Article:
Lifestyle migration a side-effect of Coronavirus
Victorians have never spent so much time in their homes and in their local neighbourhoods as they have done over the past three months. Forced into lockdown by the Coronavirus restrictions people are assessing where they live and how they live with fresh eyes.
Working from home orders drove people to shop locally, to engage in their local community in a way that they may not have been doing previously. Getting daily exercise led to back streets, local parks and paddocks being explored. The actual working part of being home led to an evaluation of homes themselves. Did they have a study or nook that allowed for effective working or was it a constant juggle between laptops, school work and food at the dining table?
For some, the lockdown was the final push to consider a move to a different style home, a different location or even to embrace a sea or tree change. With the success of the working from home experiment, many employers are negotiating with their staff for increased flexibility in their working arrangements – from totally remote to just one or two days in the office. This has meant that living near where you work or living next to a transport hub may no longer be the important consideration it used to be. Moving down the coast to a better lifestyle is a fair exchange for a few more hours on the road or train one or two days a week.
Website searches on lifestyle properties are on the rise and, in a perfect world, a lot of families would be on the move. But there are a few hurdles in the way.
Selling the property you are living in for a good price.
So far the market is holding up pretty well with minimal value drops over the last two months. The outer suburbs are proving resilient so far, while the more expensive inner-city properties have been hit a little harder. However, if you are moving to the outer suburbs or down the coast or into the hills, housing will no doubt be cheaper than in the inner to middle suburban areas of Melbourne.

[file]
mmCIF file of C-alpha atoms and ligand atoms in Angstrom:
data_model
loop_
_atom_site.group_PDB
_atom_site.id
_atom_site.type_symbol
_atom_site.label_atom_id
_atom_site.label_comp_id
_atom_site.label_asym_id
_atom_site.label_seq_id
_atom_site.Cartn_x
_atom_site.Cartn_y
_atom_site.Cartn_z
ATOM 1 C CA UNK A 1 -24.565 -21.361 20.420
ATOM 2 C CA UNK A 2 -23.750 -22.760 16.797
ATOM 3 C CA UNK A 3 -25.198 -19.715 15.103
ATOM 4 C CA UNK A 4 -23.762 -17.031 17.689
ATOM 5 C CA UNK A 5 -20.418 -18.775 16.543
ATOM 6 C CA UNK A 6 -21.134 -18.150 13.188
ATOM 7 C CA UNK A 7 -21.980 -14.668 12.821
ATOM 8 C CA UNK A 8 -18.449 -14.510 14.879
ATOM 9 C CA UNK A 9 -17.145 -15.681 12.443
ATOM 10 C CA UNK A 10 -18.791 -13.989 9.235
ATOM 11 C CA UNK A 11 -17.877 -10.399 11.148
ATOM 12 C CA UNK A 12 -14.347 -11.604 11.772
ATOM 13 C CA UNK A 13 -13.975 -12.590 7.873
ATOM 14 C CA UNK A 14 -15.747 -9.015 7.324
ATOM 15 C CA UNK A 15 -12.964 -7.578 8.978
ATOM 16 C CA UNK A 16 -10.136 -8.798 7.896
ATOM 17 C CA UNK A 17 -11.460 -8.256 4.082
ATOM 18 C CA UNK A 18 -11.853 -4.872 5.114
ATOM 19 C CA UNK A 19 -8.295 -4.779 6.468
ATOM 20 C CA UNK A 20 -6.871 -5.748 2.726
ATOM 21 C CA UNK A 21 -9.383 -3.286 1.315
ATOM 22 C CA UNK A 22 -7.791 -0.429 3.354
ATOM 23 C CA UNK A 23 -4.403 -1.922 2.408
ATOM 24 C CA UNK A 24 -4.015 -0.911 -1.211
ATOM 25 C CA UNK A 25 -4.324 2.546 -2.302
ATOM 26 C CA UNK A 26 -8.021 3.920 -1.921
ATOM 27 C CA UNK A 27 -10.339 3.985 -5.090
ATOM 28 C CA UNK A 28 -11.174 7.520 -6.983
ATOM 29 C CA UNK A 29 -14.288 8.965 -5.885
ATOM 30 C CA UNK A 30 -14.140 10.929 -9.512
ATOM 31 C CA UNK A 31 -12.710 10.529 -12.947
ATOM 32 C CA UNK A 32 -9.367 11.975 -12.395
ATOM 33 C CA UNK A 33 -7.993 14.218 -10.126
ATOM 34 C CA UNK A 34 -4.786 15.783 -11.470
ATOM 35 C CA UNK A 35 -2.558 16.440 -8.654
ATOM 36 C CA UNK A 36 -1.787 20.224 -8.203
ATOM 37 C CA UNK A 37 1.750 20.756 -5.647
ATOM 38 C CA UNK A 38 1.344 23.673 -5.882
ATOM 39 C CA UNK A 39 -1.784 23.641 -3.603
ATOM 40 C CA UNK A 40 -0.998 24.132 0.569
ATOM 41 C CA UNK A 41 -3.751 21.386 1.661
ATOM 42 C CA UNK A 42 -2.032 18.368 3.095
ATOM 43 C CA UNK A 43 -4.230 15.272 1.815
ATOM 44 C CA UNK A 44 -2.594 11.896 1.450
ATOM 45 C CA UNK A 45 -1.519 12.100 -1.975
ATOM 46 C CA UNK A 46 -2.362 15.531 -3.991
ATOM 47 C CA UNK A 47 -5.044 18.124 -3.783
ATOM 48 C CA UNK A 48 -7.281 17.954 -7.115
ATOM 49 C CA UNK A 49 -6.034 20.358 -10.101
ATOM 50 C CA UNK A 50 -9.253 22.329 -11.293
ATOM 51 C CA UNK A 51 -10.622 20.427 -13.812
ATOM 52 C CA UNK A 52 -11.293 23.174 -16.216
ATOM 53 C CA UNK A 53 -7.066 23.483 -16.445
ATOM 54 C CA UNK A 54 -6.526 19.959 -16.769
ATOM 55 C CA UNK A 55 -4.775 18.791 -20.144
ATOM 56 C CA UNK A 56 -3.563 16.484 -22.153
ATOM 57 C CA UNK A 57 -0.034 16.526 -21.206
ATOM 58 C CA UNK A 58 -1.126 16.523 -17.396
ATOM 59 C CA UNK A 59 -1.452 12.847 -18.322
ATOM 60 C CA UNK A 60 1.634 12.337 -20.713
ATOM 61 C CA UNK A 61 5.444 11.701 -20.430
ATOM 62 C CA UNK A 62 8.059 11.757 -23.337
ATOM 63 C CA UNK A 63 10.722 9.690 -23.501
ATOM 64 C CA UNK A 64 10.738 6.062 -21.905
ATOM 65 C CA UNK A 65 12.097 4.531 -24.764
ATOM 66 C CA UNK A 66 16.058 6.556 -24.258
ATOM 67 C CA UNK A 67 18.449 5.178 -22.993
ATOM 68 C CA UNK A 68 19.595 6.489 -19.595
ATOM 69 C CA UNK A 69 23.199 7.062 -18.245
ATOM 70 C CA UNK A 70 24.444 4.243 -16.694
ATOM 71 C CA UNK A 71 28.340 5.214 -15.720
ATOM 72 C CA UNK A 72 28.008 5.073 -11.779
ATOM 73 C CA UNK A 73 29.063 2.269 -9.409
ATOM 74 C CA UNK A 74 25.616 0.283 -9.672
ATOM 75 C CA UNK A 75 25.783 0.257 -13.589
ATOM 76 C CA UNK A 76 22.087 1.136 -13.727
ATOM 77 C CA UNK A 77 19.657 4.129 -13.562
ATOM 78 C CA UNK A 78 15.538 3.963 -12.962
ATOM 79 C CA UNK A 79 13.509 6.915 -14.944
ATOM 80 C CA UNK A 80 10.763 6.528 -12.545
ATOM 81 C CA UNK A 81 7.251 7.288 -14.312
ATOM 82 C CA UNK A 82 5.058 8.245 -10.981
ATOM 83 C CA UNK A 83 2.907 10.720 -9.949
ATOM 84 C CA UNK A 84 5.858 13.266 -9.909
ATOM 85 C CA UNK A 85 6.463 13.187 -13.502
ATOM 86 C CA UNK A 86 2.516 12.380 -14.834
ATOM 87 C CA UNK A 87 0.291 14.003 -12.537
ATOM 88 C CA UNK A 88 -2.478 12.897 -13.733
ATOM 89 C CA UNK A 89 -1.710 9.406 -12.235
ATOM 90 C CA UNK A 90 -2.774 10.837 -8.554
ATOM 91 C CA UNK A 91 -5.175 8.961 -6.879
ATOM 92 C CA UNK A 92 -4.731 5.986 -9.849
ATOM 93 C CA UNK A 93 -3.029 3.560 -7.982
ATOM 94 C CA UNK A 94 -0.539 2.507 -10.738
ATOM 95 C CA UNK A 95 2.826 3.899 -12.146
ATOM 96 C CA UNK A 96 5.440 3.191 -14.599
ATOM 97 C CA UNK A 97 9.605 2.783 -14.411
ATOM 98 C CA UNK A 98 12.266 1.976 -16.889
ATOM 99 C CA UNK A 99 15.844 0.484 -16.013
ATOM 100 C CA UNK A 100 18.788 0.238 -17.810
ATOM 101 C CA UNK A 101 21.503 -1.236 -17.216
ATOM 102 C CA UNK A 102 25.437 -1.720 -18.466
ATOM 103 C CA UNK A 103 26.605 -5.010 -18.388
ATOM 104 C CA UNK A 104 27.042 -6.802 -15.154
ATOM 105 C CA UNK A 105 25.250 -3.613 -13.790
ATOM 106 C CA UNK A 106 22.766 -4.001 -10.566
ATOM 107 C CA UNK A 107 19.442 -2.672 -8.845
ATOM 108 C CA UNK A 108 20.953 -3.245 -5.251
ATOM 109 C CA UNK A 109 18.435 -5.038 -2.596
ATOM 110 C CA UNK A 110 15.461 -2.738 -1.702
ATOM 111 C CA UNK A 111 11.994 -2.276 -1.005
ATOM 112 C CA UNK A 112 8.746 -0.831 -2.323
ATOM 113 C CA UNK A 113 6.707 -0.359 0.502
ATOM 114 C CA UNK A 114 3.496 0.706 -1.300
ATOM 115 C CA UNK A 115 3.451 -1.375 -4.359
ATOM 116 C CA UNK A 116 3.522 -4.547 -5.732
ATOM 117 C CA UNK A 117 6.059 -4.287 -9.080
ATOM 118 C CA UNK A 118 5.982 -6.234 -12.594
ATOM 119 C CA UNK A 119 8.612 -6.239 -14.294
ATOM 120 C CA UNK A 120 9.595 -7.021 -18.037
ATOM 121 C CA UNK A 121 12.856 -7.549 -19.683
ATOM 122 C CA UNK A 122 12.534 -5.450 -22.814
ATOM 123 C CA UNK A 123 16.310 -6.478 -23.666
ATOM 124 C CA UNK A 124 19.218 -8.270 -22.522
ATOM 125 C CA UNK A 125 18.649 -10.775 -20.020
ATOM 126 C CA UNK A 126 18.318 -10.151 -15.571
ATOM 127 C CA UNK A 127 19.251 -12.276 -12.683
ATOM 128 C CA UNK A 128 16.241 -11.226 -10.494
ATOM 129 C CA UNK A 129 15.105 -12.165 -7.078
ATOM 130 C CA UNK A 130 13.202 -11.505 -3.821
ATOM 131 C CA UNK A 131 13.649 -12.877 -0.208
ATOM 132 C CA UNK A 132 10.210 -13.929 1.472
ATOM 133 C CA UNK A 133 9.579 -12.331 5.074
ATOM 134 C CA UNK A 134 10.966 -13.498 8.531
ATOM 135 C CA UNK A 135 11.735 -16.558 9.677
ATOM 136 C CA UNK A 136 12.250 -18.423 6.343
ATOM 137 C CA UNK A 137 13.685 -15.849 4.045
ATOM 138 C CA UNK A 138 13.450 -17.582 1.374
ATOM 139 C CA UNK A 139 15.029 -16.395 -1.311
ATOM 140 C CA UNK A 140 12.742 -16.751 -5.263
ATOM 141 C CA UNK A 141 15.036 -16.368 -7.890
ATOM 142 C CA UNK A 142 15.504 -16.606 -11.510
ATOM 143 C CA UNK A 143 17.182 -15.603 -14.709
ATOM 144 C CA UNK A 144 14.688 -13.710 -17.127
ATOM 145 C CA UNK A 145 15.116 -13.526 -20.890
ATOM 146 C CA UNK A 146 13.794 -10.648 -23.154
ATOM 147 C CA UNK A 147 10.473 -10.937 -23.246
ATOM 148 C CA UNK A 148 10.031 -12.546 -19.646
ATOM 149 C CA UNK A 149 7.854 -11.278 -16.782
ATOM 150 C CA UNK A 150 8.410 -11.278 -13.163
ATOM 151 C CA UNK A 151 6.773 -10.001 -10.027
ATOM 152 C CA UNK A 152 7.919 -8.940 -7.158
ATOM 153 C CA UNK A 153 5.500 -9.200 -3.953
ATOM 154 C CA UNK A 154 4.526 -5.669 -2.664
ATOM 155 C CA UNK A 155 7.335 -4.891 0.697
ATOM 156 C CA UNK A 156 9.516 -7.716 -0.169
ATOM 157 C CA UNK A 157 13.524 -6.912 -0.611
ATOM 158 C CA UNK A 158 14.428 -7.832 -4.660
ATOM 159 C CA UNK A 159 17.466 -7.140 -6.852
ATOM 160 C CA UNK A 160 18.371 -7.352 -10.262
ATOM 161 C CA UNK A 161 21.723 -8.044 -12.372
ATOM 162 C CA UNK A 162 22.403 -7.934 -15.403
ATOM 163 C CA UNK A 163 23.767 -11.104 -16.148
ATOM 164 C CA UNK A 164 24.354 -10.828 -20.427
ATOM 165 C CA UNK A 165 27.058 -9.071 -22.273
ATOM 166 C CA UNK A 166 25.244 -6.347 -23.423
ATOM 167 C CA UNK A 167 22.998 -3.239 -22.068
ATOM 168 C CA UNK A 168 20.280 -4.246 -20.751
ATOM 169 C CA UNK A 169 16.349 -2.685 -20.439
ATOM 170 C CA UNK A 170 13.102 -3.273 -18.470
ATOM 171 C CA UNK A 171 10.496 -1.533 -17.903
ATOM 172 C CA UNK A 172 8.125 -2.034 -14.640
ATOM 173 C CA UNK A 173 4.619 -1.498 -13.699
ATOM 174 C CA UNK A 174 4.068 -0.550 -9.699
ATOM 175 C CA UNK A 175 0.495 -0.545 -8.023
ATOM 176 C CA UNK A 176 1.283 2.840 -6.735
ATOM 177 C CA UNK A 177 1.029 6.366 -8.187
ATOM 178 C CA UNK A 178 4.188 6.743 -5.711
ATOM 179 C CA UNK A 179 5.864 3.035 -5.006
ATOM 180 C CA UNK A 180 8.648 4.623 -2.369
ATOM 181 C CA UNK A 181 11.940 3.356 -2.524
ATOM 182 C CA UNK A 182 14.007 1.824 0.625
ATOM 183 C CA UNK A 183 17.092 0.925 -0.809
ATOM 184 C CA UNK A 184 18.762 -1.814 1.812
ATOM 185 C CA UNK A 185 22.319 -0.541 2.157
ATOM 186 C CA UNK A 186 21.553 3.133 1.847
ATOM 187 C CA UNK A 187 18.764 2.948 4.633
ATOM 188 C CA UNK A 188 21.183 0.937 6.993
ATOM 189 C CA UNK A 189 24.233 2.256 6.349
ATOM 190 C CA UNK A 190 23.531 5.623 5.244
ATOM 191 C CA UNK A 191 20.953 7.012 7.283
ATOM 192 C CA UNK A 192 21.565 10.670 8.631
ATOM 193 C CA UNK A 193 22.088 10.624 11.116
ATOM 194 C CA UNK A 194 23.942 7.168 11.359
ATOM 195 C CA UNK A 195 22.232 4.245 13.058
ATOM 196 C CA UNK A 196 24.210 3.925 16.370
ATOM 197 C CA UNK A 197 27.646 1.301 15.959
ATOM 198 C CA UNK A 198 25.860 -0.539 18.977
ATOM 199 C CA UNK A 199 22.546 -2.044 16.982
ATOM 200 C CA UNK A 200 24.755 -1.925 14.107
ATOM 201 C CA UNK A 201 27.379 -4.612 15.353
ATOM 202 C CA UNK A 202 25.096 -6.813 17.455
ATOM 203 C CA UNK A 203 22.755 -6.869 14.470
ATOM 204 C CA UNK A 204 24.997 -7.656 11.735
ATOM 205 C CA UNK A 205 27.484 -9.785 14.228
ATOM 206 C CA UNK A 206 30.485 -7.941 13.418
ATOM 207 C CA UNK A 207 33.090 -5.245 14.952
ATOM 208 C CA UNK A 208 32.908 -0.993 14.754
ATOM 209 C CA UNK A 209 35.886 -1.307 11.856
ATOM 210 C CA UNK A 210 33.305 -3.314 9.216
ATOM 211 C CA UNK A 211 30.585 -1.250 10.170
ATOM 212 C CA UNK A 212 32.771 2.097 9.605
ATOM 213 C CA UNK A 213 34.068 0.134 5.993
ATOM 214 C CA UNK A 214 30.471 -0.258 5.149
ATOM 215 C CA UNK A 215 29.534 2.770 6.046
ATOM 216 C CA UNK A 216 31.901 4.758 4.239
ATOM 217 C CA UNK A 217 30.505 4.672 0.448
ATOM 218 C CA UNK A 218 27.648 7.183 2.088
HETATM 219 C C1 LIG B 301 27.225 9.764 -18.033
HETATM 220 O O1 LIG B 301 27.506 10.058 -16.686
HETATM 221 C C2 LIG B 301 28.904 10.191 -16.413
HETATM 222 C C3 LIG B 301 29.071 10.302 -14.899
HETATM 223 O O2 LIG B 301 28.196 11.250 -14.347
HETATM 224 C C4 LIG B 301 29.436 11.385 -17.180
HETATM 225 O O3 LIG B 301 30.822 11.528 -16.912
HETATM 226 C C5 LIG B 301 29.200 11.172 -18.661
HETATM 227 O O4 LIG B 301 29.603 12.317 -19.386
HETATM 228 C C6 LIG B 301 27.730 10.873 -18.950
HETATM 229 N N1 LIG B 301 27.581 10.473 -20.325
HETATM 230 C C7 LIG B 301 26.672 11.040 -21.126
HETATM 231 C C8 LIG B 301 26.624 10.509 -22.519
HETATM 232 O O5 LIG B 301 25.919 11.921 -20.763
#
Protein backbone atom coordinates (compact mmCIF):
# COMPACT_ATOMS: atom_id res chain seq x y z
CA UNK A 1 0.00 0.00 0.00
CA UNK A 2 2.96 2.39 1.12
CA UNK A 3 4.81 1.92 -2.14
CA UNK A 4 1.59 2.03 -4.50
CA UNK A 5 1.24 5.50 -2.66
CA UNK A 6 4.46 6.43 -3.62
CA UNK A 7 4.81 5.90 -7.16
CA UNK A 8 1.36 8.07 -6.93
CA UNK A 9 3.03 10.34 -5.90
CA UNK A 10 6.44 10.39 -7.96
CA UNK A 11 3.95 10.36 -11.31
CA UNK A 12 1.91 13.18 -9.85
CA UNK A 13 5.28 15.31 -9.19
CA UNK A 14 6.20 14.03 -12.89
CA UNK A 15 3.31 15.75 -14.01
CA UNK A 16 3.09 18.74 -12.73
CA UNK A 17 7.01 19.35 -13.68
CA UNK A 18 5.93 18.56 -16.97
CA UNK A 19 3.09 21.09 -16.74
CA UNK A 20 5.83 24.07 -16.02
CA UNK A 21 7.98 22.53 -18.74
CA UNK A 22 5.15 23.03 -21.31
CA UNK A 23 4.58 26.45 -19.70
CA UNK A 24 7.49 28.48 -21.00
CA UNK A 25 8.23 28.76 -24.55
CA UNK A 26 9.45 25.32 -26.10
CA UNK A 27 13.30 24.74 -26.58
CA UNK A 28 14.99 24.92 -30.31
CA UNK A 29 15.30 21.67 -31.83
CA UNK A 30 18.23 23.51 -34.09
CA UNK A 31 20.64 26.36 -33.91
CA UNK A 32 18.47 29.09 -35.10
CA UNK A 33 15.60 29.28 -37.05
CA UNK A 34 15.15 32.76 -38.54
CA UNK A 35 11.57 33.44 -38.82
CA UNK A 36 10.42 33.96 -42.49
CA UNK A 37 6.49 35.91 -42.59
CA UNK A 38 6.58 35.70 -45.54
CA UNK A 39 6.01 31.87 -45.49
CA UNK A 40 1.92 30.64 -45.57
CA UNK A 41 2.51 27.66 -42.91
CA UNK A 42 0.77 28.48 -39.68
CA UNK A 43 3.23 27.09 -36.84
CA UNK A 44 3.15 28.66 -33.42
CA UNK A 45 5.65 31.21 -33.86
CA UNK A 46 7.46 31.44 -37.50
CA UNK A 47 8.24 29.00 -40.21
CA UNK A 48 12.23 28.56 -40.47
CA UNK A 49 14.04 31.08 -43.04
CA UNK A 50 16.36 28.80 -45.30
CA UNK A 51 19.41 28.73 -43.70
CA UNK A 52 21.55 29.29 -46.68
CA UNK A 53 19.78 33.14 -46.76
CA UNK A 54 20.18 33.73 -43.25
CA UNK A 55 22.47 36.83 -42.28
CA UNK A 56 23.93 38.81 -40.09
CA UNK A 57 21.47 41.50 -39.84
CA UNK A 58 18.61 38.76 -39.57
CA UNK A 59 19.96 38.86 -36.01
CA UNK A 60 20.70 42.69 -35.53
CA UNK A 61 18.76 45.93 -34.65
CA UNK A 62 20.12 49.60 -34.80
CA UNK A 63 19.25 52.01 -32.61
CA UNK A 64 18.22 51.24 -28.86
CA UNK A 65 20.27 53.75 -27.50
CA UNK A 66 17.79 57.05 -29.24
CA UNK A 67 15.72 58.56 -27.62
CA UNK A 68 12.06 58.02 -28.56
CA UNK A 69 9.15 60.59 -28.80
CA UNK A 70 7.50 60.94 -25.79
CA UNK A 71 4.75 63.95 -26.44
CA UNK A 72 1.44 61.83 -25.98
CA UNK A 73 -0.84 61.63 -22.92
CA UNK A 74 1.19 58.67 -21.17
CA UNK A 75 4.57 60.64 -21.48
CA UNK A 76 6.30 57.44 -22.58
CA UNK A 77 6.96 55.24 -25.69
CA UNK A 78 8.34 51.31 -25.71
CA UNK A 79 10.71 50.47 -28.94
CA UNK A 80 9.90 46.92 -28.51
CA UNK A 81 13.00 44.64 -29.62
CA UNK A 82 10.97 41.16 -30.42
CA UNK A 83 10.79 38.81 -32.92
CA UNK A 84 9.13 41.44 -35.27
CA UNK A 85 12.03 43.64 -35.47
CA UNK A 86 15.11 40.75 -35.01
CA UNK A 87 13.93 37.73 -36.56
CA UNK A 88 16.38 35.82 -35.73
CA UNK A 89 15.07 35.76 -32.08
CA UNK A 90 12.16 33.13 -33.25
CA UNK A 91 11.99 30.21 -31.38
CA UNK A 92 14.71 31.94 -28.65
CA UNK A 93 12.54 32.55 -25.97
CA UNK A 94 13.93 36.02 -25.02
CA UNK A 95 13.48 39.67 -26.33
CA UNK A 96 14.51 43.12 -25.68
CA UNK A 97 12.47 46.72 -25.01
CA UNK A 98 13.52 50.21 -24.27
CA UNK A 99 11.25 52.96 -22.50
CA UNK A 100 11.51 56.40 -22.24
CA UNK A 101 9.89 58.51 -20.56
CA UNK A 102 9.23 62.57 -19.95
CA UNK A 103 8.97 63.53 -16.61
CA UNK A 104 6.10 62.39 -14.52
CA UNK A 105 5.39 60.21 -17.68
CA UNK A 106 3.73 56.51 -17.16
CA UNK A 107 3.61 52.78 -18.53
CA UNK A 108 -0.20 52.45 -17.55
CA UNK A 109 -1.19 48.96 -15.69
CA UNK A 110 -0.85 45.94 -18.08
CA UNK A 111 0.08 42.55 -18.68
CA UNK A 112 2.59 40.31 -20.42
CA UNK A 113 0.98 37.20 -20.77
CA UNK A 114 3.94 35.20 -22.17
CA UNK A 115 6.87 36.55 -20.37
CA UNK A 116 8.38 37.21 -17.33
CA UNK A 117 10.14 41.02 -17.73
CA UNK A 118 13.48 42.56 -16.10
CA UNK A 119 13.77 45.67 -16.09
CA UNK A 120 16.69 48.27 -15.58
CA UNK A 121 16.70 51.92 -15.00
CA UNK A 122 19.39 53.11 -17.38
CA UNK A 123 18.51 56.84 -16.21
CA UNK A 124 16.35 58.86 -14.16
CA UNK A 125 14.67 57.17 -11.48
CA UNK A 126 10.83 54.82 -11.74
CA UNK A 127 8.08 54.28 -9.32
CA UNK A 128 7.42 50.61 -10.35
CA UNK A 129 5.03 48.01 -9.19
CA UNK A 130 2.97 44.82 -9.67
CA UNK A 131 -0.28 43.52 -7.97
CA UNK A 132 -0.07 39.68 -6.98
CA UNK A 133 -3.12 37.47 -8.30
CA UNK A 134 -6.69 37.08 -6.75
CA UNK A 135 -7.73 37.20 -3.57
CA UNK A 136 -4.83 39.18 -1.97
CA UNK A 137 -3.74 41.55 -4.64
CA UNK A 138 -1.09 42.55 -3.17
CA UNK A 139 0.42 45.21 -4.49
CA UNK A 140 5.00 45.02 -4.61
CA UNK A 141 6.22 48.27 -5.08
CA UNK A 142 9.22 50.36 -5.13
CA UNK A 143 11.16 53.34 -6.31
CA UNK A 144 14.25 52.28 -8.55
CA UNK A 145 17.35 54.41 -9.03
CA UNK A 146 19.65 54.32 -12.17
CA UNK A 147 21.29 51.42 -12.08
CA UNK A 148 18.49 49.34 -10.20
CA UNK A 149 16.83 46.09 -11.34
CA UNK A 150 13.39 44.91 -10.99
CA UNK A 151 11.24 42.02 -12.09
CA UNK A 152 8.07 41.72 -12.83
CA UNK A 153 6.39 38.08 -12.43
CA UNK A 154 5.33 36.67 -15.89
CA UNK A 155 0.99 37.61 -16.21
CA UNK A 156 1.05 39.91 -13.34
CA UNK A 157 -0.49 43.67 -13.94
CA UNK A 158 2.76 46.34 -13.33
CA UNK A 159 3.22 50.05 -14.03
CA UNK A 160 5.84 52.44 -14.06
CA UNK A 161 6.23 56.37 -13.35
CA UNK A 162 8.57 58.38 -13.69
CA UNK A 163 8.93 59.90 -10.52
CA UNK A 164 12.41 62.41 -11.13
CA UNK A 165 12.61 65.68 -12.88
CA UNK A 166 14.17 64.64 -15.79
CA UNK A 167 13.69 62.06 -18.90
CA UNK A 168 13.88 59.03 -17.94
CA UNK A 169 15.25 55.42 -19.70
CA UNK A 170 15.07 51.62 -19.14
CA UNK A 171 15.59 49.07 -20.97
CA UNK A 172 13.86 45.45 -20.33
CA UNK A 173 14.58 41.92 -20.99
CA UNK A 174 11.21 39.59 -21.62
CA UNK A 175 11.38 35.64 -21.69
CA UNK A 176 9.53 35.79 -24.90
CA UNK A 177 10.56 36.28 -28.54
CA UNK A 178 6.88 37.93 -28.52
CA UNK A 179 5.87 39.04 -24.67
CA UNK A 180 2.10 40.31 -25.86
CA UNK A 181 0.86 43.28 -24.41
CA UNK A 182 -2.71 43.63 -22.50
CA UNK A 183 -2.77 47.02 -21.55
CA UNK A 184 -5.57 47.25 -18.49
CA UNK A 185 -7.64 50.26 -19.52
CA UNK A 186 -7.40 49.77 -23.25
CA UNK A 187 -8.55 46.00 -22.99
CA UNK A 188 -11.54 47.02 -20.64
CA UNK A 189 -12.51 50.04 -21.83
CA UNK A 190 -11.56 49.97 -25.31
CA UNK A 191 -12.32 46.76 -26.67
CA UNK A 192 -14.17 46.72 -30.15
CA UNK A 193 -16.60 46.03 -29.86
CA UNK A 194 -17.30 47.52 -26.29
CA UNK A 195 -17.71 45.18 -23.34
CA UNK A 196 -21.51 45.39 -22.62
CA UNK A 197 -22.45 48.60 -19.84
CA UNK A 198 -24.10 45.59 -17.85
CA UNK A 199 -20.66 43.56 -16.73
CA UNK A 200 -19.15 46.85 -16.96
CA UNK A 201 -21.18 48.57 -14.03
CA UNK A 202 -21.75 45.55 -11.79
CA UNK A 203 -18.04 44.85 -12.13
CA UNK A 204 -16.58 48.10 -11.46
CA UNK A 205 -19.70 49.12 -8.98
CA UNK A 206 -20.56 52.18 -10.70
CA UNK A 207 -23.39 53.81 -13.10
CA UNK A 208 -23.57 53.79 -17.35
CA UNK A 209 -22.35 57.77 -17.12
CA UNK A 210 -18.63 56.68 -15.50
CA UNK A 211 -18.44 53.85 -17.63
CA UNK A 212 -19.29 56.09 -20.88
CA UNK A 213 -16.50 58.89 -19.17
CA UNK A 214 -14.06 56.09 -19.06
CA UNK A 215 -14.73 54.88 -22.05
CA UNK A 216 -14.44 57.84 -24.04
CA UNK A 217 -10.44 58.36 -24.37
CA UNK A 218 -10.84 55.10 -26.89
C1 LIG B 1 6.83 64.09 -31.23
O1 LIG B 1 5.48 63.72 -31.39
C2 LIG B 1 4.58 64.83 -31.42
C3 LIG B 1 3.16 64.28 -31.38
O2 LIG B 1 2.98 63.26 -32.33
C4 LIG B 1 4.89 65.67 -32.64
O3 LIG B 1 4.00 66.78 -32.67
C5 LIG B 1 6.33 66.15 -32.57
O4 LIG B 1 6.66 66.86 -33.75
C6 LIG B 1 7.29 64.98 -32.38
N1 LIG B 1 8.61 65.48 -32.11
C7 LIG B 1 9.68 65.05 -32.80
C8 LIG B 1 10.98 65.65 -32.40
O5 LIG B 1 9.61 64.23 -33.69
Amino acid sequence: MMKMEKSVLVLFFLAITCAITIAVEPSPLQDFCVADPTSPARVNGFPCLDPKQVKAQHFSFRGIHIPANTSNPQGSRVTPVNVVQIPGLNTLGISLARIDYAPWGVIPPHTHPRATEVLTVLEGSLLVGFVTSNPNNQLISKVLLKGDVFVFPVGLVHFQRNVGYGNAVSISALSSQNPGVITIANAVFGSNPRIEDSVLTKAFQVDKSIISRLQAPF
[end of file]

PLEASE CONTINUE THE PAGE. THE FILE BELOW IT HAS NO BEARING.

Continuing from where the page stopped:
Getting a loan.
With the country likely to be in a recession for the next nine months at the very least, banks are being even more cautious about extending credit. Prior to the outbreak of COVID-19 and in the wake of the Royal Commission into banking, banks were taking a very long time to consider applications and, no doubt concerned that job losses, once JobKeeper ends, will increase, are taking the time to run the ruler very thoroughly over applications. Those with good equity in a home they sell should have an easier path to a mortgage.
Stamp duty is undoubtedly a real impediment to selling up and making the sometimes lifestyle critical moves that people need to throughout their lives. Whether it’s moving because your family has grown, your family has shrunk, you need to move closer to elderly parents, changes of employment mean you can’t maintain your current lifestyle or you just want to get a work-life balance – the government expects a hefty clip of the transaction. For a tax that started life as a small fee to pay someone to physically put a stamp on a piece of paper, it has become a substantial tax imposition.